For that reason, there are separate serum and urine breakpoints for some drug/bug combinations (e.g. E coli and amoxicillin). Urine breakpoints are higher because more drug ends up in the urine and will be able to inhibit some bacteria that would tolerate the lower concentrations of drug in other parts of the body. Previously, this was called a “UTI” (urinary tract infection) breakpoint. The problem was urine levels are only relevant for lower urinary tract infections (cystitis), not upper urinary tract infections (e.g. pyelonephritis). For an infection in the kidney, we need to rely on the drug that’s in serum, not in urine, so the UTI terminology has lead to confusion and misreporting. Now it’s clearer as the the updated standards call those breakpoints “(lower) urinary tract (ur).“ Hopefully that will result in fewer pyelonephritis samples being interpreted with urine breakpoints and leading to suboptimal antimicrobial treatment decisions.

Labs vary in how quickly they make changes when these standards are updated. Some are on the ball right away. Some are really slow. Some never adopt all the guidelines. (I saw a lab report yesterday from the US using an old guidance that was changed 10 years ago, leading to a bad treatment choice.) Veterinarians asking labs if/when they’re going to adopt the changes may help spur them on. It’s a hassle for labs to make the changes and communicate why things are now different in the lab reports, but it’s important to get this done for obvious reasons.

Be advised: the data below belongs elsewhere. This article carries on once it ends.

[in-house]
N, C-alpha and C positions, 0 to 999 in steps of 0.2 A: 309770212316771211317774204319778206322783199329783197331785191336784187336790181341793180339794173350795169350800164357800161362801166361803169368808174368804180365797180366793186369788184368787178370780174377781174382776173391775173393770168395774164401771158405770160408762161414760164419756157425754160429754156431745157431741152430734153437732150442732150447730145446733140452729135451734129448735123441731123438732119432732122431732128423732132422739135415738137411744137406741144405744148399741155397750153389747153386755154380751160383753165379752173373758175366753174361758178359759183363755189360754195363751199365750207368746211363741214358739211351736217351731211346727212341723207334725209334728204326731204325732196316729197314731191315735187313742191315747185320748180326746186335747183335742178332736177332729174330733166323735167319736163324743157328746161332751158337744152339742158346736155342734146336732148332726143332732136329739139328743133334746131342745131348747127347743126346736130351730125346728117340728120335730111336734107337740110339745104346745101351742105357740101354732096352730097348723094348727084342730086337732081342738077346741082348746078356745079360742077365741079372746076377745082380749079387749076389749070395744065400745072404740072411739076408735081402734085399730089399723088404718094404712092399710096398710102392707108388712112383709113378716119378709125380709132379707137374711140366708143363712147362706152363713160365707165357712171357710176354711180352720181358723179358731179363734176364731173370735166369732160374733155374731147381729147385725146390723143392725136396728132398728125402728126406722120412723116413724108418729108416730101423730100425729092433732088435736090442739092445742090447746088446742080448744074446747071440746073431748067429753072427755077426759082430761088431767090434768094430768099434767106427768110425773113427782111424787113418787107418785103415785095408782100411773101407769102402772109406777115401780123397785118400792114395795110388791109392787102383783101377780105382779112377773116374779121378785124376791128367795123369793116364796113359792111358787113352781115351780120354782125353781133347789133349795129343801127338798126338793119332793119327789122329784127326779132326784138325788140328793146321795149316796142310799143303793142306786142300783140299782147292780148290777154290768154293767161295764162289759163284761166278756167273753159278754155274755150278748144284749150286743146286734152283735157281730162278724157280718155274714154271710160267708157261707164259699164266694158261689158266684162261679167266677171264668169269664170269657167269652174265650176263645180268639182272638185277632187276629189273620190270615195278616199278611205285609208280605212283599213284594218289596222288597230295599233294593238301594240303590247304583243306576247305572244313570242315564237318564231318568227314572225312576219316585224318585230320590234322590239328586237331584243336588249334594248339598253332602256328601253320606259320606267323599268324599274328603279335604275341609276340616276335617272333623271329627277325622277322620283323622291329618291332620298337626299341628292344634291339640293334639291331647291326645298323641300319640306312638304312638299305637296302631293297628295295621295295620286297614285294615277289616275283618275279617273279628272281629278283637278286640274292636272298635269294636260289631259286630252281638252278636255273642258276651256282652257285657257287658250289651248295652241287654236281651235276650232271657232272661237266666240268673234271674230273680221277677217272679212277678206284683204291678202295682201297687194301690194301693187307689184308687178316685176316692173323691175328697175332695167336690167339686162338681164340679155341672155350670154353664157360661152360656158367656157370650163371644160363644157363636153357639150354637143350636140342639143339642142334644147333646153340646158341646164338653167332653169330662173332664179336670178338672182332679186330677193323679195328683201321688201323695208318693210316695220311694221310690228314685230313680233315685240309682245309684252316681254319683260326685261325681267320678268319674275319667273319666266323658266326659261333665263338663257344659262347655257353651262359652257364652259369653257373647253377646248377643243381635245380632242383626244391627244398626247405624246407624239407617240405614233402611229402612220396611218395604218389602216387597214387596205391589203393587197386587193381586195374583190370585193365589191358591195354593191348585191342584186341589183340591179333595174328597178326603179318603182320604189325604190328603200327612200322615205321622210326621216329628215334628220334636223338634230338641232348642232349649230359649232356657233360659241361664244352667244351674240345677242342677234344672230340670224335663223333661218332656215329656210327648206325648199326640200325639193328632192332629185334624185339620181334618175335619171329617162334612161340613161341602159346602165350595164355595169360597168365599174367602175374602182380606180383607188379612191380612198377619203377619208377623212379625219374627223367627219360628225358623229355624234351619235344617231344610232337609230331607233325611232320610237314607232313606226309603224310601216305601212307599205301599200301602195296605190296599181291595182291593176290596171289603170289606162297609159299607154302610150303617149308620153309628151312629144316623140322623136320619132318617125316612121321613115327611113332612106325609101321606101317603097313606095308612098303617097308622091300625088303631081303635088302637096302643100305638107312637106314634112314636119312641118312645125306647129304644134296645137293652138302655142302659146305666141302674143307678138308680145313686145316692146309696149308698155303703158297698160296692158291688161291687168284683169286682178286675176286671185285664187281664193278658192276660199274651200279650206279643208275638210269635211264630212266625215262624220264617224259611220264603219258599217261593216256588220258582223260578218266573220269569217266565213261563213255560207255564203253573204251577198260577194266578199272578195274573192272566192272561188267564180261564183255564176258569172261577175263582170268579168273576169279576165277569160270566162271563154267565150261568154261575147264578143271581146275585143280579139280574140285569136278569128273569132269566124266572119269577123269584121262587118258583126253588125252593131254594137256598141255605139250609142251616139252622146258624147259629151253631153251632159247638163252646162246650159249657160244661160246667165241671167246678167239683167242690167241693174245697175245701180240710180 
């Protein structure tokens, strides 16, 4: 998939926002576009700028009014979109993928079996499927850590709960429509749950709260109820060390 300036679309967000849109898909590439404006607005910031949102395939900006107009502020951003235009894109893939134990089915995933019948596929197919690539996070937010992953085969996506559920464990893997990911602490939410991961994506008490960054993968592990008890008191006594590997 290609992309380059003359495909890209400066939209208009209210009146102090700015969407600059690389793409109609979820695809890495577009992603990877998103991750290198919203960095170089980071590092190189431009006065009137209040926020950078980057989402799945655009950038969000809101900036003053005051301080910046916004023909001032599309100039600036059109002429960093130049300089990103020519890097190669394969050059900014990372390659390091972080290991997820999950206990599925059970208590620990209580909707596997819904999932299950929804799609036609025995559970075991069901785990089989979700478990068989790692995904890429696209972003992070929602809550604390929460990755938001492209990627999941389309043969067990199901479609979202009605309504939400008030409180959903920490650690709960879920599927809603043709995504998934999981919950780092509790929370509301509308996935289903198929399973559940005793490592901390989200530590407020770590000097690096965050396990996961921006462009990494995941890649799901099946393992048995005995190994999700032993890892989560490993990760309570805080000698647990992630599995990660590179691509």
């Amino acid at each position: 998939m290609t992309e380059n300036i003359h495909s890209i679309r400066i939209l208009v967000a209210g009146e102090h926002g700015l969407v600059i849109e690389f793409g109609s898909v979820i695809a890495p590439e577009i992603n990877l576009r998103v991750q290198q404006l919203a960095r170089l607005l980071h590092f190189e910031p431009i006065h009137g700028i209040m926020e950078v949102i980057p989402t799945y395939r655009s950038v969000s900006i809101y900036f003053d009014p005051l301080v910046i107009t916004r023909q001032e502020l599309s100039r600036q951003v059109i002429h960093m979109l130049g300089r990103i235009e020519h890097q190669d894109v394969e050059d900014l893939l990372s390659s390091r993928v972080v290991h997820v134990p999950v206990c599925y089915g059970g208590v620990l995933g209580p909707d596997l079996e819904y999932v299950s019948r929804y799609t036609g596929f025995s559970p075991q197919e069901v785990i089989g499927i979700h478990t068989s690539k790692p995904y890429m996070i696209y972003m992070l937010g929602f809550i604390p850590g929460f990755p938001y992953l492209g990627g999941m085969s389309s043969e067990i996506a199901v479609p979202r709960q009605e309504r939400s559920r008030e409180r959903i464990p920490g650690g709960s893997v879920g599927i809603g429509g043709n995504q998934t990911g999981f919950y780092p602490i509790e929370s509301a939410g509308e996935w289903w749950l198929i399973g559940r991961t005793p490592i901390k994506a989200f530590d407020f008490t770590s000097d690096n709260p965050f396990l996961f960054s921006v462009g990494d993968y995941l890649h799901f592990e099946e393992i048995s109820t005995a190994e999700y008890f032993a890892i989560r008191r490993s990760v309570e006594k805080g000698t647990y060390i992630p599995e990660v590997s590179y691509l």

I spend a lot of time talking about antimicrobial misconceptions and dogmas. They are a big issue, because they often lead to unnecessary or excessive duration of antimicrobial use, use of more invasive routes of administration (e.g. intravenous over oral), or use of higher-tier antimicrobials than necessary.

I’ll just address one of these misconceptions today: Doxycycline should be avoided in young growing animals because of teeth staining and bone development.


The concern about using doxycycline in young animals relates to calcium binding. Tetracycline and some of the older drugs in this class have substantial calcium binding and use of some tetracyclines has been shown to impact the development of teeth in various species, including dogs. It’s even sometimes used in wildlife rabies vaccine baits as a way to help determine if an animal ingested a bait when it was younger, because the tetracycline will cause detectable staining of the teeth.